It is a well known and often discussed chapter in the history of Israel. Their time in Egypt was behind them, Israel had been freed from the shackles of oppression and slavery, they had successfully crossed the Red Sea, seeing the power of an omnipotent God parting it, and witnessing as it returned to its full depths covering the chariots, the horsemen, and all the army of Pharaoh that had come into the sea after them.
They were well on their way to the Promised Land, when on the fifteenth day of the second month after they had departed from the land of Egypt the whole congregation of the children of Israel began to murmur. Long forgotten were the miracles that they saw with their own eyes, long forgotten were the beatings and the ill treatment they suffered at the hands of the Egyptians, they actually began to look back on their time in Egypt with fondness.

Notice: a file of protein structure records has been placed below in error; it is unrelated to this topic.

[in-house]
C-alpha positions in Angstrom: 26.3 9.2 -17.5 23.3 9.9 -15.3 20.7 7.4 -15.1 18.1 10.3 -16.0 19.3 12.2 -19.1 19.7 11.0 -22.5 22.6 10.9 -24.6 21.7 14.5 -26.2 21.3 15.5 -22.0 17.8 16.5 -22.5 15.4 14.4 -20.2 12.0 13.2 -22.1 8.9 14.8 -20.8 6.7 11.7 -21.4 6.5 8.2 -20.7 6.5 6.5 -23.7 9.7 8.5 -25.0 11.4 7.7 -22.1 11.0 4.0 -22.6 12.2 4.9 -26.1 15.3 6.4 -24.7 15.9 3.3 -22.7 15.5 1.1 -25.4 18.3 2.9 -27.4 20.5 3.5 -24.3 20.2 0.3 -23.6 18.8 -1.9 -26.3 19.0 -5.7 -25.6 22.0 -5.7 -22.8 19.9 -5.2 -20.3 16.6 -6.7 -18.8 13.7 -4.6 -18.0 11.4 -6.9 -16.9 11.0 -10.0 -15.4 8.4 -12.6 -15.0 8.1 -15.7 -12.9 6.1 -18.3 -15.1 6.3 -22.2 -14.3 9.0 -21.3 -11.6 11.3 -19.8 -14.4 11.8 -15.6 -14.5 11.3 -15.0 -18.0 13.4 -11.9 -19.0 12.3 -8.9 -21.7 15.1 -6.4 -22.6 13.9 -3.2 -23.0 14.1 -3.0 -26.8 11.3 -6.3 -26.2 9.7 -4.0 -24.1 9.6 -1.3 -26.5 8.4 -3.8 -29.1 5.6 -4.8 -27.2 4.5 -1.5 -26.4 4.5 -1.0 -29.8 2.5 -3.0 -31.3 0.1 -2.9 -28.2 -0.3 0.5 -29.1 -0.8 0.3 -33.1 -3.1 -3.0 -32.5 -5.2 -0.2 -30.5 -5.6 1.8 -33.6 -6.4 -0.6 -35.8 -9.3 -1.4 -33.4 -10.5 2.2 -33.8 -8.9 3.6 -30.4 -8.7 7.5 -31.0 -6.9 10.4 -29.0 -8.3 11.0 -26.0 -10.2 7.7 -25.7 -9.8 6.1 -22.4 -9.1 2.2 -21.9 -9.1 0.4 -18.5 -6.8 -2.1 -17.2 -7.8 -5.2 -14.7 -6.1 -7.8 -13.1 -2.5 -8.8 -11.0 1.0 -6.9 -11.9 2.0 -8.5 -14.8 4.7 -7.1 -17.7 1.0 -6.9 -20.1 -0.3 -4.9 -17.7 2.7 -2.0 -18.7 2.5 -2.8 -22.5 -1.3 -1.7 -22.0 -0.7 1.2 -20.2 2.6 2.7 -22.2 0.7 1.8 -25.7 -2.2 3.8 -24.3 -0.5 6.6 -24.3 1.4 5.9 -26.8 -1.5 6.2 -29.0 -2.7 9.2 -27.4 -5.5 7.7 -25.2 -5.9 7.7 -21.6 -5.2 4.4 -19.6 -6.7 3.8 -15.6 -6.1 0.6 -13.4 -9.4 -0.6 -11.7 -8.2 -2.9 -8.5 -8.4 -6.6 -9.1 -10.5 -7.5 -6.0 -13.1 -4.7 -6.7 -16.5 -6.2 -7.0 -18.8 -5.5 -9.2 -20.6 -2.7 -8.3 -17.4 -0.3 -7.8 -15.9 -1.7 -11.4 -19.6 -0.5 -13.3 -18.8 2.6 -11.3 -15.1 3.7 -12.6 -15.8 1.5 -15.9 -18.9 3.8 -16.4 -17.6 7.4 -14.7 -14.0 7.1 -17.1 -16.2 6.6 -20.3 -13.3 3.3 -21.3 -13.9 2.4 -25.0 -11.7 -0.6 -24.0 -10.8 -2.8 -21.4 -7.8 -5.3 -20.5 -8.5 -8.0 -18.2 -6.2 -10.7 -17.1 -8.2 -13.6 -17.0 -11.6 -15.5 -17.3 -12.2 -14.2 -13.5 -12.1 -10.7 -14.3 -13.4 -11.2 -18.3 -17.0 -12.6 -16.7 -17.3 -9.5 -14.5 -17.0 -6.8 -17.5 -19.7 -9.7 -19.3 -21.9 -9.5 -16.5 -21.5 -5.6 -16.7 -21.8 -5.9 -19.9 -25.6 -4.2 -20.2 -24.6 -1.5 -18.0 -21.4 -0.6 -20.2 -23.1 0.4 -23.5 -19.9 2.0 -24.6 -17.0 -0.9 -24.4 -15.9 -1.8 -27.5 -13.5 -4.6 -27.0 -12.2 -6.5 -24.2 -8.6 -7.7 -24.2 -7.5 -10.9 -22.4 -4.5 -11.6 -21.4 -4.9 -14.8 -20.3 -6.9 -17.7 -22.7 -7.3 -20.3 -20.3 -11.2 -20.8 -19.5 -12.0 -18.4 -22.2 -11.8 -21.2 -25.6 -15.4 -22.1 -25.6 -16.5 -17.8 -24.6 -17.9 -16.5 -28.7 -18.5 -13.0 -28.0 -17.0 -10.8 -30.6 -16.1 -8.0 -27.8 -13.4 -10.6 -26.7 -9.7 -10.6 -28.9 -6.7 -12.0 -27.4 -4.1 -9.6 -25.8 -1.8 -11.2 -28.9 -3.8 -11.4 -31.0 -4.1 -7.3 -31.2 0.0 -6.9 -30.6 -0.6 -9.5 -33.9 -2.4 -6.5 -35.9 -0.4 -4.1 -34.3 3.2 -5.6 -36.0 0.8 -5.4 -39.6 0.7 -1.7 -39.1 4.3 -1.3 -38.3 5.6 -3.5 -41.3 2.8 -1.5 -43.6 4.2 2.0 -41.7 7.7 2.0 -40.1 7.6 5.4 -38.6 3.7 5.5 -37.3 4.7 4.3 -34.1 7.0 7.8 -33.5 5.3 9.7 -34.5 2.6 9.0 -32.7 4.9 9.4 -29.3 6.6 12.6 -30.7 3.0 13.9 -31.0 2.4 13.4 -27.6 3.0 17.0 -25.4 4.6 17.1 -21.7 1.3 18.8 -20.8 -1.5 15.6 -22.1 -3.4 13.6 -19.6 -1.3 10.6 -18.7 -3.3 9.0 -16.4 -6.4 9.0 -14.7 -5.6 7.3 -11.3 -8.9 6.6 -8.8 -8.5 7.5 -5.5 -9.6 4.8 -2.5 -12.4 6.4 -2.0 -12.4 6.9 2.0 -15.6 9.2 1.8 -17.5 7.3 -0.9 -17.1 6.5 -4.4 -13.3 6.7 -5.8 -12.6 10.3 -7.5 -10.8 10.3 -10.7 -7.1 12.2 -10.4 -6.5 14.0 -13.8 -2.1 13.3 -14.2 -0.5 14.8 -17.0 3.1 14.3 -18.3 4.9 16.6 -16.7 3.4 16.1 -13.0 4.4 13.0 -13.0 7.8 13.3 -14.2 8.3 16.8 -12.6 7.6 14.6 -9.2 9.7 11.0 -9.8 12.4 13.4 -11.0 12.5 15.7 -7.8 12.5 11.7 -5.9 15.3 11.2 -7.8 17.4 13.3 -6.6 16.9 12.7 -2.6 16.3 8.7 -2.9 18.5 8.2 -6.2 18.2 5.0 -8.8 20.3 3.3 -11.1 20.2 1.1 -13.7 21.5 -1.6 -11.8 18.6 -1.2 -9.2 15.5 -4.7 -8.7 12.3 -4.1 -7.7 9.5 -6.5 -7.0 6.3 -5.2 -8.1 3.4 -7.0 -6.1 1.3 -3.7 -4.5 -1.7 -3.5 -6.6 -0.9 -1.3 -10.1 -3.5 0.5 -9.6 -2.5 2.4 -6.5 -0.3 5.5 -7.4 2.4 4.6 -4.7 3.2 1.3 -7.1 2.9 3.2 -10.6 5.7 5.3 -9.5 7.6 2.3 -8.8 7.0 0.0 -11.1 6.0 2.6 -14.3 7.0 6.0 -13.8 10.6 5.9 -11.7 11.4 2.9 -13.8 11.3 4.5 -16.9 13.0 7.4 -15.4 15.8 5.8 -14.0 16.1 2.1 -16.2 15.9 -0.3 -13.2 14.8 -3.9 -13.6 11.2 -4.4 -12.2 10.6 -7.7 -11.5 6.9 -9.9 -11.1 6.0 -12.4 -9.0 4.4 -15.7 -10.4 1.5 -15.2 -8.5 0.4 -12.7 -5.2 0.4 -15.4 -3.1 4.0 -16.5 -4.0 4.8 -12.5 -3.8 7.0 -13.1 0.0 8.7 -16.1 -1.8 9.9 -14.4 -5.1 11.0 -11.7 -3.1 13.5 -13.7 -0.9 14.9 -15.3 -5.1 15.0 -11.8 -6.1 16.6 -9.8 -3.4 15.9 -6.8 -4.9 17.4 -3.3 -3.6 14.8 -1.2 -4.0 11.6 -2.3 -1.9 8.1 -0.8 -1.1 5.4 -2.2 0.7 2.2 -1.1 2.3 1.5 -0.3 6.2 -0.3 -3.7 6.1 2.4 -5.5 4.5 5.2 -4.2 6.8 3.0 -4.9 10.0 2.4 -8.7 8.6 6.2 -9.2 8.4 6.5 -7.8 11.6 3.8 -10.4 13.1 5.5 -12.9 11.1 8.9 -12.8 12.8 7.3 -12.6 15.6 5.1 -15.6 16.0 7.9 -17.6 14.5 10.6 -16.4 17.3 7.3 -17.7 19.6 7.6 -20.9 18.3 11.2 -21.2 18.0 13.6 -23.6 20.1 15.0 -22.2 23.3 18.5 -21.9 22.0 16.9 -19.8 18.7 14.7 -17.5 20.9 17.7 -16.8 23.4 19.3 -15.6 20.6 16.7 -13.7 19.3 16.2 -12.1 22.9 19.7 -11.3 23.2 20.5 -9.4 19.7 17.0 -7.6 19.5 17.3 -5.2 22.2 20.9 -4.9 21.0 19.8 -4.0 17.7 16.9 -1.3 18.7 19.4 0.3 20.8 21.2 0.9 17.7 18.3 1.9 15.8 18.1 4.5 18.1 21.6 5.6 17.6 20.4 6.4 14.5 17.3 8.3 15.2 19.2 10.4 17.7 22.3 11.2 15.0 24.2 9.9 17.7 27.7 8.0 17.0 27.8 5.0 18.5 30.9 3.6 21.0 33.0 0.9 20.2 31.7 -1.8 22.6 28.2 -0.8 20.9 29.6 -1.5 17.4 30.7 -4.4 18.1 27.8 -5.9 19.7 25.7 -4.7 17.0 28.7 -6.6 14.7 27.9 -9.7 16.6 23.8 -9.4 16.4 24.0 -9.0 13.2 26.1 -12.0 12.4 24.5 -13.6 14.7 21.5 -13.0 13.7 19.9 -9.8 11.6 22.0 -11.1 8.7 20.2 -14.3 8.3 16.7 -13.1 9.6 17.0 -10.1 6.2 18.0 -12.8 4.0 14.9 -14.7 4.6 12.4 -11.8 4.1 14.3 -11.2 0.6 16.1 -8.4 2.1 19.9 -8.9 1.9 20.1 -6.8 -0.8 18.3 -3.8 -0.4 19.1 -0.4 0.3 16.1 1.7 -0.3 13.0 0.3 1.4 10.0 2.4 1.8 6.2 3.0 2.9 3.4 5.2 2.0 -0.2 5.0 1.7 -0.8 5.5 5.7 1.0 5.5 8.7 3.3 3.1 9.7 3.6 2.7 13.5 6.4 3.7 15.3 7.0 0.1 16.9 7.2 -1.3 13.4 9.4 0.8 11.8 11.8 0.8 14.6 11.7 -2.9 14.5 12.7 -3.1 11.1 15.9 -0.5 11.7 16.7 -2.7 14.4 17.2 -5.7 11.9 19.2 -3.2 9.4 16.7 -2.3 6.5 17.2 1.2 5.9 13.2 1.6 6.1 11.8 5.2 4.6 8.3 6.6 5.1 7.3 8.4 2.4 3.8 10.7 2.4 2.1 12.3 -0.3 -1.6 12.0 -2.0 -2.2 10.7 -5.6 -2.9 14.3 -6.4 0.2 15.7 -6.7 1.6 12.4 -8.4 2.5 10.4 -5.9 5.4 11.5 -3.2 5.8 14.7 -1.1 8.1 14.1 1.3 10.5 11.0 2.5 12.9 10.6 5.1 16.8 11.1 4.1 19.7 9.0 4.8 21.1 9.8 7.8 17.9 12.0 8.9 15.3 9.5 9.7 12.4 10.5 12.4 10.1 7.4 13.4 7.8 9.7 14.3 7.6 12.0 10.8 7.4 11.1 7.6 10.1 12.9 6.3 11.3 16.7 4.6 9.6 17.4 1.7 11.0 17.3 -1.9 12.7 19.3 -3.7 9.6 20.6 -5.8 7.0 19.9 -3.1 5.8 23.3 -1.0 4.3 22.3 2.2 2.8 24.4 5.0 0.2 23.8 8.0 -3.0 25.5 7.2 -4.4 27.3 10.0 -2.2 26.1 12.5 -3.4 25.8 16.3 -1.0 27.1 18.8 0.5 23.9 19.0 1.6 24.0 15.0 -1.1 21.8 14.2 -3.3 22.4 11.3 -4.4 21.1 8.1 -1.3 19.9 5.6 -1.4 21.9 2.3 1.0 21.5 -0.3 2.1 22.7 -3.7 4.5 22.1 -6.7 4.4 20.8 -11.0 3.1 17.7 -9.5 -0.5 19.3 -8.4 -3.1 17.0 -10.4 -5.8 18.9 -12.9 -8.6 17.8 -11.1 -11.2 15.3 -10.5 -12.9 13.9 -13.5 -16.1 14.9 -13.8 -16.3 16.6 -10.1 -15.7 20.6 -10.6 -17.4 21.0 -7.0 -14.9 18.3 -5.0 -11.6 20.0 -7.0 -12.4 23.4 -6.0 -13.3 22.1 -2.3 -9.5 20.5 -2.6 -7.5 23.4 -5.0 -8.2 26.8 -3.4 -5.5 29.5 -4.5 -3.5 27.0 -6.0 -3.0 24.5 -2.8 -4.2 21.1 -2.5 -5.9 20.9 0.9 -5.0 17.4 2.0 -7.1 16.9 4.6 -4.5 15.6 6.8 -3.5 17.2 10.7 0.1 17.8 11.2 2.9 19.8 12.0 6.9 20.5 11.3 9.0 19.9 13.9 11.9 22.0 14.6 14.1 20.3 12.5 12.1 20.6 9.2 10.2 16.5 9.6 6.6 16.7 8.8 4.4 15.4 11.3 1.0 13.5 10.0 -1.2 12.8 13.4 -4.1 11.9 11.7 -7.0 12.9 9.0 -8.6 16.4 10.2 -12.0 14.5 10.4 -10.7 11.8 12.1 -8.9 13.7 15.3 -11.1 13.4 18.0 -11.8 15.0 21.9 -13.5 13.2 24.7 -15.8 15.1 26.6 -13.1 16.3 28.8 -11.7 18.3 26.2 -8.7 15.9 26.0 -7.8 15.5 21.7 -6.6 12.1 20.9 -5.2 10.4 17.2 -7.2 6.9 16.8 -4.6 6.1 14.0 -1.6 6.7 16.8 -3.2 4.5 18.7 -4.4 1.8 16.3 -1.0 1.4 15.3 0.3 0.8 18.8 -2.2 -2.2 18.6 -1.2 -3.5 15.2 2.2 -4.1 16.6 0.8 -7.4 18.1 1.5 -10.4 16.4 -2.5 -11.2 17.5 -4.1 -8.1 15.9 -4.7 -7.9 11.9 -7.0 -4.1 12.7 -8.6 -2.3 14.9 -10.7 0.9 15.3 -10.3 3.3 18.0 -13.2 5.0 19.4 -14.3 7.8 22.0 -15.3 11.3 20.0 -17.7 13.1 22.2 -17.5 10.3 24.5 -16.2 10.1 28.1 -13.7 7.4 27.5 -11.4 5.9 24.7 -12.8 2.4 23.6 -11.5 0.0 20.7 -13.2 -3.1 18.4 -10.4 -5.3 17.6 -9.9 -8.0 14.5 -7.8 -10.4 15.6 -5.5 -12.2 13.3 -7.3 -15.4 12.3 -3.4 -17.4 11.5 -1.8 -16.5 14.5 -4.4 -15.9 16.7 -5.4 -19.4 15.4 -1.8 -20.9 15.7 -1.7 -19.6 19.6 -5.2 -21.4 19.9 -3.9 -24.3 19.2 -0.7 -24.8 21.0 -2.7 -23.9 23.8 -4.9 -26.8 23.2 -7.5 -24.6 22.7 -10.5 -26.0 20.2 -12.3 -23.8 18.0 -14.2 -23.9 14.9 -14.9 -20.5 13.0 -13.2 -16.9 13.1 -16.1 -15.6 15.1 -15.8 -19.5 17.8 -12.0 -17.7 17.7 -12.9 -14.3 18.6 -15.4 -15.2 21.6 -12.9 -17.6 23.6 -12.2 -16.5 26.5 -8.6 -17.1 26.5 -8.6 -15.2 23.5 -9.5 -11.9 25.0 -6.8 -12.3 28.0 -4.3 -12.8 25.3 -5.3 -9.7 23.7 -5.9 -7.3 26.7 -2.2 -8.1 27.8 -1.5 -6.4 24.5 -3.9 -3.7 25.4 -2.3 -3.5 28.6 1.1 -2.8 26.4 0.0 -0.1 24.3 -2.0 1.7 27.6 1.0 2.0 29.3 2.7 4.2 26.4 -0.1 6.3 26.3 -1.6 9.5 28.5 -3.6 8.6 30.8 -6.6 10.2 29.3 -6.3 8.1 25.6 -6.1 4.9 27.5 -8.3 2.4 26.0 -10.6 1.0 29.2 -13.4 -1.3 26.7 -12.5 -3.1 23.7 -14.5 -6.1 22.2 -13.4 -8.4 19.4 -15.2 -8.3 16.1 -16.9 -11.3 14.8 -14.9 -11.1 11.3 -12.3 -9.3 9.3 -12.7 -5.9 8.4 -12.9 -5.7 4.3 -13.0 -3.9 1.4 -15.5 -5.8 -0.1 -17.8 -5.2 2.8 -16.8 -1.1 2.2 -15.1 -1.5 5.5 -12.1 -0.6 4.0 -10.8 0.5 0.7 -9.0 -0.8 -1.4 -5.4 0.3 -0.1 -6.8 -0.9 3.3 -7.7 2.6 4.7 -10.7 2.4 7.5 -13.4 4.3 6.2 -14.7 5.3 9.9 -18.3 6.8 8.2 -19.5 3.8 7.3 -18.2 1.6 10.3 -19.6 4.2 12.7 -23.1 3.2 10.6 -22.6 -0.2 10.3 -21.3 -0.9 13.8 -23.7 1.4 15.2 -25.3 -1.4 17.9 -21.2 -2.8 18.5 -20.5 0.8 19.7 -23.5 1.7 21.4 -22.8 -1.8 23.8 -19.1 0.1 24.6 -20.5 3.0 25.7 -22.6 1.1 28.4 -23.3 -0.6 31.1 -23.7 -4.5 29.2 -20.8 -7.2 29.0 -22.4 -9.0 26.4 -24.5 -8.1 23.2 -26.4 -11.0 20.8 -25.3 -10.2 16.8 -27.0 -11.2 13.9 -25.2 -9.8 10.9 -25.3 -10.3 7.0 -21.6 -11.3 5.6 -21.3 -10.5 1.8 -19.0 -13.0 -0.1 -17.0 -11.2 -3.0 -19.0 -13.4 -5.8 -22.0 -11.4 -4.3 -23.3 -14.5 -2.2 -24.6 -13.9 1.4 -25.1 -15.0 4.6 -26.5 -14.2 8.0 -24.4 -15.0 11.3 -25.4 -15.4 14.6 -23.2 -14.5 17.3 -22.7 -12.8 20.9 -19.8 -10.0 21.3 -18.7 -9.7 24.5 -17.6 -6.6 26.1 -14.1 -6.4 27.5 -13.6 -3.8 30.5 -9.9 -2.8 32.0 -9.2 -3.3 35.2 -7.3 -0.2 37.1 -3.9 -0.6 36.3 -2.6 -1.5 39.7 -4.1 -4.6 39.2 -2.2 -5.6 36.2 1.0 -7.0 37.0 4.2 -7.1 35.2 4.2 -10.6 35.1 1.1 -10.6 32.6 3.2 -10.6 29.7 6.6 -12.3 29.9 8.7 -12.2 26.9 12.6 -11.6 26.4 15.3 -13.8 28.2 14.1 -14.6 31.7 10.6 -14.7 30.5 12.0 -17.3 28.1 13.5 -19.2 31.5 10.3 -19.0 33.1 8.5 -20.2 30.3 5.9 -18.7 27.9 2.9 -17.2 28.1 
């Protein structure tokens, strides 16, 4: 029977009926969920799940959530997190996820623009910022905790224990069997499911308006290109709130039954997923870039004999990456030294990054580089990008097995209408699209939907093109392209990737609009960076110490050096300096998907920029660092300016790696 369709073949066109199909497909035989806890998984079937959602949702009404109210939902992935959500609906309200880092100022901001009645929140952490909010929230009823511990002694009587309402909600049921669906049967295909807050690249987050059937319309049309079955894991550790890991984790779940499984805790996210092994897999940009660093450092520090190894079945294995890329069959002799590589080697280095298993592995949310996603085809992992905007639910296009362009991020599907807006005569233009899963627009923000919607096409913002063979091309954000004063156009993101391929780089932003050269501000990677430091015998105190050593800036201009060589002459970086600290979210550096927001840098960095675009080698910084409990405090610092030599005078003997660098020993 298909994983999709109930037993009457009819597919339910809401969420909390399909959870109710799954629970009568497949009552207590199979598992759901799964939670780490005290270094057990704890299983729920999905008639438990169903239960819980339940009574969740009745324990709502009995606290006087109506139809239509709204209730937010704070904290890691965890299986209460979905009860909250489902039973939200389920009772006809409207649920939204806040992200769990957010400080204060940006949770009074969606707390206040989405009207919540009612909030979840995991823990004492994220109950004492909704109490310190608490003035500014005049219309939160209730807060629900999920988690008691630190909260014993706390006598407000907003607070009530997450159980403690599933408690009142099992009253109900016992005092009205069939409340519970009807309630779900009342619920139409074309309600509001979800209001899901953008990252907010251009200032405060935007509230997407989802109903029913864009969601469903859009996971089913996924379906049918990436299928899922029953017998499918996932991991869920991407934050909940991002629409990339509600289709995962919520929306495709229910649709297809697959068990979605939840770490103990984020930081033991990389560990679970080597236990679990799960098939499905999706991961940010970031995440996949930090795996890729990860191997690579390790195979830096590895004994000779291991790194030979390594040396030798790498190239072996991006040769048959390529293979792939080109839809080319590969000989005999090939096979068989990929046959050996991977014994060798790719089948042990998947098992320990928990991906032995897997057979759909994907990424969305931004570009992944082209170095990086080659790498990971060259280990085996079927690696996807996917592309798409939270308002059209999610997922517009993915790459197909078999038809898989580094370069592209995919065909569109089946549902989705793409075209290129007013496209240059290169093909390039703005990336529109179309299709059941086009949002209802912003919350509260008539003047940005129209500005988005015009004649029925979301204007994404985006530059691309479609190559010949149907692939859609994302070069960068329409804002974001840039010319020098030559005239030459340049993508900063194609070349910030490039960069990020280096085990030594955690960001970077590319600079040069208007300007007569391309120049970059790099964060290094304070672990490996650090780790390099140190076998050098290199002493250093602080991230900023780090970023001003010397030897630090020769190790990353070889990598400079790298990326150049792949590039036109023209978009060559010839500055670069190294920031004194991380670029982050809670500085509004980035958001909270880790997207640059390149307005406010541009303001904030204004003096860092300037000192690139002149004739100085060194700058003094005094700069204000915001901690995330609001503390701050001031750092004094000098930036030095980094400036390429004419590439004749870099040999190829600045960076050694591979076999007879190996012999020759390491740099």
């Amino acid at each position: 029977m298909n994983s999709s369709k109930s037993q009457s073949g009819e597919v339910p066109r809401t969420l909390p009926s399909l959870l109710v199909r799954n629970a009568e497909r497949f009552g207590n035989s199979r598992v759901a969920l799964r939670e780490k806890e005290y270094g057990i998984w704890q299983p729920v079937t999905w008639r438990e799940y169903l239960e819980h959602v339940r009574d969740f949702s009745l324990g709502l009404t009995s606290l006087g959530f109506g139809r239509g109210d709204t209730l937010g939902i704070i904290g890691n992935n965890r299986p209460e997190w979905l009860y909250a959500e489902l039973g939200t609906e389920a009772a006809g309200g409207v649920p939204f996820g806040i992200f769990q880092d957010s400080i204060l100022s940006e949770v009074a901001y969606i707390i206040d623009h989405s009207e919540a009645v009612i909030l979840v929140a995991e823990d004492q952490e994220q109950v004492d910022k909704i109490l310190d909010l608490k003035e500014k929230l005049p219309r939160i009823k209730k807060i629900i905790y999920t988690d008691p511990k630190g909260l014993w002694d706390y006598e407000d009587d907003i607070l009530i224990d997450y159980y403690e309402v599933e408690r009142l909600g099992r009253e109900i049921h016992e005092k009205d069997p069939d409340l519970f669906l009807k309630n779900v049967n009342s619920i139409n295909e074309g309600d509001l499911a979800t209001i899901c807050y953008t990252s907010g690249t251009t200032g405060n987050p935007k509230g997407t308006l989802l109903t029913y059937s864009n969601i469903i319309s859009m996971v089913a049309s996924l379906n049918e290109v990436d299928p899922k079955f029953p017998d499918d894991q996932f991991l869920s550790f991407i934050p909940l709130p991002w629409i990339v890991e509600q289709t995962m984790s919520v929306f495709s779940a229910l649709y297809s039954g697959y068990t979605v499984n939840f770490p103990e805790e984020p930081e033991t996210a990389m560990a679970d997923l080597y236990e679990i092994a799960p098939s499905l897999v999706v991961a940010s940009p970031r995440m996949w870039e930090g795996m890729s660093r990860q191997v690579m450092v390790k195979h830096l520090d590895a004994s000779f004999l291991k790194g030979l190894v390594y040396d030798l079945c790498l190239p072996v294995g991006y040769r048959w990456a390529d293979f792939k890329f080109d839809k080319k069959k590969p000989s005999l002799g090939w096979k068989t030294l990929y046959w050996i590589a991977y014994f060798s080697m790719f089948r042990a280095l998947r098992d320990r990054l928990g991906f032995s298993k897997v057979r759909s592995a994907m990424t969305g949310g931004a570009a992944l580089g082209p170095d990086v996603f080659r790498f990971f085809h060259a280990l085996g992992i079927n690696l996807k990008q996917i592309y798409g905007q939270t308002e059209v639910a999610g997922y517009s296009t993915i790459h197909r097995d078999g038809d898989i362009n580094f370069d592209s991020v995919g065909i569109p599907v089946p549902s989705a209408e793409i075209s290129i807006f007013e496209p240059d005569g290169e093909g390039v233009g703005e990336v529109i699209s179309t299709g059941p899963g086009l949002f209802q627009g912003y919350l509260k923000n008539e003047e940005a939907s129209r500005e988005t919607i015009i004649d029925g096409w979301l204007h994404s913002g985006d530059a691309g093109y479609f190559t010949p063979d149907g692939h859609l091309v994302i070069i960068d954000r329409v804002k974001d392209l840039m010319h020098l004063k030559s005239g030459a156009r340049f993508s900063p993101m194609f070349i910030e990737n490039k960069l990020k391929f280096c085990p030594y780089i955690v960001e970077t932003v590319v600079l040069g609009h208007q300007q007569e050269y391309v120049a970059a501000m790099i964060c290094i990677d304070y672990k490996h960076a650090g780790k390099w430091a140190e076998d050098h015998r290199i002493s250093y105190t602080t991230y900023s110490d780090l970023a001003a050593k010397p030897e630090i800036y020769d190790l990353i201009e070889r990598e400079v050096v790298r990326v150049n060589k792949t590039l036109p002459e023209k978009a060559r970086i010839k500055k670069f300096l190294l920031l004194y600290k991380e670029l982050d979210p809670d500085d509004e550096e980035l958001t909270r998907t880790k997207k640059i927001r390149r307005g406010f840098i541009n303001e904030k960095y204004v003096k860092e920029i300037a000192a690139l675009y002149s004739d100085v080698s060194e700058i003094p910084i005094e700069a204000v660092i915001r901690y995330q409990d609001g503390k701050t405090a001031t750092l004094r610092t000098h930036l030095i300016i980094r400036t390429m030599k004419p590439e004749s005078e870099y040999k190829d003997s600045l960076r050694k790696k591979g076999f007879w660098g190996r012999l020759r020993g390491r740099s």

Selective memory leads to some very foolish reasoning on man’s part. Never mind the fact that they were slaves, no, that had somehow been stricken from their memory, all that they remembered was sitting by the pots of meat, and eating bread to the full. They even went as far as accusing Moses and Aaron of leading them into the wilderness to kill the whole assembly with hunger.
Being the merciful God that He is, He informed Moses and Aaron, that He would rain bread from heaven for them, and that the people should go gather a certain quota every day. The reason for being given the specific instruction of gathering only a certain quota every day, was so God could test them, and see whether they would walk in His law or not.